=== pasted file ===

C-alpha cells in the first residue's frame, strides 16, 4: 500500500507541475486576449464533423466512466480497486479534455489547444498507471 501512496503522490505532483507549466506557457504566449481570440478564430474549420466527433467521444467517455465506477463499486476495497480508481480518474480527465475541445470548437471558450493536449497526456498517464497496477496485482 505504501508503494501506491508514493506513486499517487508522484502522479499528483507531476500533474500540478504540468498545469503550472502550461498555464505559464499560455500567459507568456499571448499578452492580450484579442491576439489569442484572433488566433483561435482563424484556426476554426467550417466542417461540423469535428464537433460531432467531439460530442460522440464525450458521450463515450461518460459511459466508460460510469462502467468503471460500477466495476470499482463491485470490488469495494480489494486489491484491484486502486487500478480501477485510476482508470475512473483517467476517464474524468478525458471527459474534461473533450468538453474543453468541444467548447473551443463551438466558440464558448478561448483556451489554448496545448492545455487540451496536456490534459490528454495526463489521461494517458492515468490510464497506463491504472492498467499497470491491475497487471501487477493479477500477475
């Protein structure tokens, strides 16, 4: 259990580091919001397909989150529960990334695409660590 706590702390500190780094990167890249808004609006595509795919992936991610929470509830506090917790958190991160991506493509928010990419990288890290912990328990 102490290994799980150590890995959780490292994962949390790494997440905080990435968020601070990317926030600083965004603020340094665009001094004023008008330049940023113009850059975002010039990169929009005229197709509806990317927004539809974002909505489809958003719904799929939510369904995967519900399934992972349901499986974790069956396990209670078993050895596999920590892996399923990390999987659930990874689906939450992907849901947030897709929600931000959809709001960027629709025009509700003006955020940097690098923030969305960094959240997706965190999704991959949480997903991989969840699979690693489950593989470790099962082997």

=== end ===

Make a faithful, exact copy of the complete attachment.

C-alpha cells in the first residue's frame, strides 16, 4: 500500500507541475486576449464533423466512466480497486479534455489547444498507471 501512496503522490505532483507549466506557457504566449481570440478564430474549420466527433467521444467517455465506477463499486476495497480508481480518474480527465475541445470548437471558450493536449497526456498517464497496477496485482 505504501508503494501506491508514493506513486499517487508522484502522479499528483507531476500533474500540478504540468498545469503550472502550461498555464505559464499560455500567459507568456499571448499578452492580450484579442491576439489569442484572433488566433483561435482563424484556426476554426467550417466542417461540423469535428464537433460531432467531439460530442460522440464525450458521450463515450461518460459511459466508460460510469462502467468503471460500477466495476470499482463491485470490488469495494480489494486489491484491484486502486487500478480501477485510476482508470475512473483517467476517464474524468478525458471527459474534461473533450468538453474543453468541444467548447473551443463551438466558440464558448478561448483556451489554448496545448492545455487540451496536456490534459490528454495526463489521461494517458492515468490510464497506463491504472492498467499497470491491475497487471501487477493479477500477475
């Protein structure tokens, strides 16, 4: 259990580091919001397909989150529960990334695409660590 706590702390500190780094990167890249808004609006595509795919992936991610929470509830506090917790958190991160991506493509928010990419990288890290912990328990 102490290994799980150590890995959780490292994962949390790494997440905080990435968020601070990317926030600083965004603020340094665009001094004023008008330049940023113009850059975002010039990169929009005229197709509806990317927004539809974002909505489809958003719904799929939510369904995967519900399934992972349901499986974790069956396990209670078993050895596999920590892996399923990390999987659930990874689906939450992907849901947030897709929600931000959809709001960027629709025009509700003006955020940097690098923030969305960094959240997706965190999704991959949480997903991989969840699979690693489950593989470790099962082997």